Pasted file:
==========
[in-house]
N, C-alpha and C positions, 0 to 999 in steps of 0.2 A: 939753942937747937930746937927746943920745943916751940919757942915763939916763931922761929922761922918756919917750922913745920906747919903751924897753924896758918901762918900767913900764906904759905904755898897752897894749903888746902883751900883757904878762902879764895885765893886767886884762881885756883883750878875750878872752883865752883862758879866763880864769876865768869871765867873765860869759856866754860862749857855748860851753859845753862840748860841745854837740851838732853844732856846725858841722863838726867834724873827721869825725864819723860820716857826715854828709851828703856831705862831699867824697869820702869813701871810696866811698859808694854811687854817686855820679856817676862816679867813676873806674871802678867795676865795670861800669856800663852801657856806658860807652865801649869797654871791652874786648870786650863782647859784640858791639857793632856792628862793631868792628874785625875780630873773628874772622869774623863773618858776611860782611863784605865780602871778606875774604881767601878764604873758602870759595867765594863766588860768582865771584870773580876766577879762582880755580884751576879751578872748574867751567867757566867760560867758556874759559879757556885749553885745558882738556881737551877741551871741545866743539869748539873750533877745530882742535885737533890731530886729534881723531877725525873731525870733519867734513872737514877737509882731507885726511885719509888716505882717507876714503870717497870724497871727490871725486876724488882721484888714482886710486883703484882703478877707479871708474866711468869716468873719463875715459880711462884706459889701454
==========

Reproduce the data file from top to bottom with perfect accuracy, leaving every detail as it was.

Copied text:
[in-house]
N, C-alpha and C positions, 0 to 999 in steps of 0.2 A: 939753942937747937930746937927746943920745943916751940919757942915763939916763931922761929922761922918756919917750922913745920906747919903751924897753924896758918901762918900767913900764906904759905904755898897752897894749903888746902883751900883757904878762902879764895885765893886767886884762881885756883883750878875750878872752883865752883862758879866763880864769876865768869871765867873765860869759856866754860862749857855748860851753859845753862840748860841745854837740851838732853844732856846725858841722863838726867834724873827721869825725864819723860820716857826715854828709851828703856831705862831699867824697869820702869813701871810696866811698859808694854811687854817686855820679856817676862816679867813676873806674871802678867795676865795670861800669856800663852801657856806658860807652865801649869797654871791652874786648870786650863782647859784640858791639857793632856792628862793631868792628874785625875780630873773628874772622869774623863773618858776611860782611863784605865780602871778606875774604881767601878764604873758602870759595867765594863766588860768582865771584870773580876766577879762582880755580884751576879751578872748574867751567867757566867760560867758556874759559879757556885749553885745558882738556881737551877741551871741545866743539869748539873750533877745530882742535885737533890731530886729534881723531877725525873731525870733519867734513872737514877737509882731507885726511885719509888716505882717507876714503870717497870724497871727490871725486876724488882721484888714482886710486883703484882703478877707479871708474866711468869716468873719463875715459880711462884706459889701454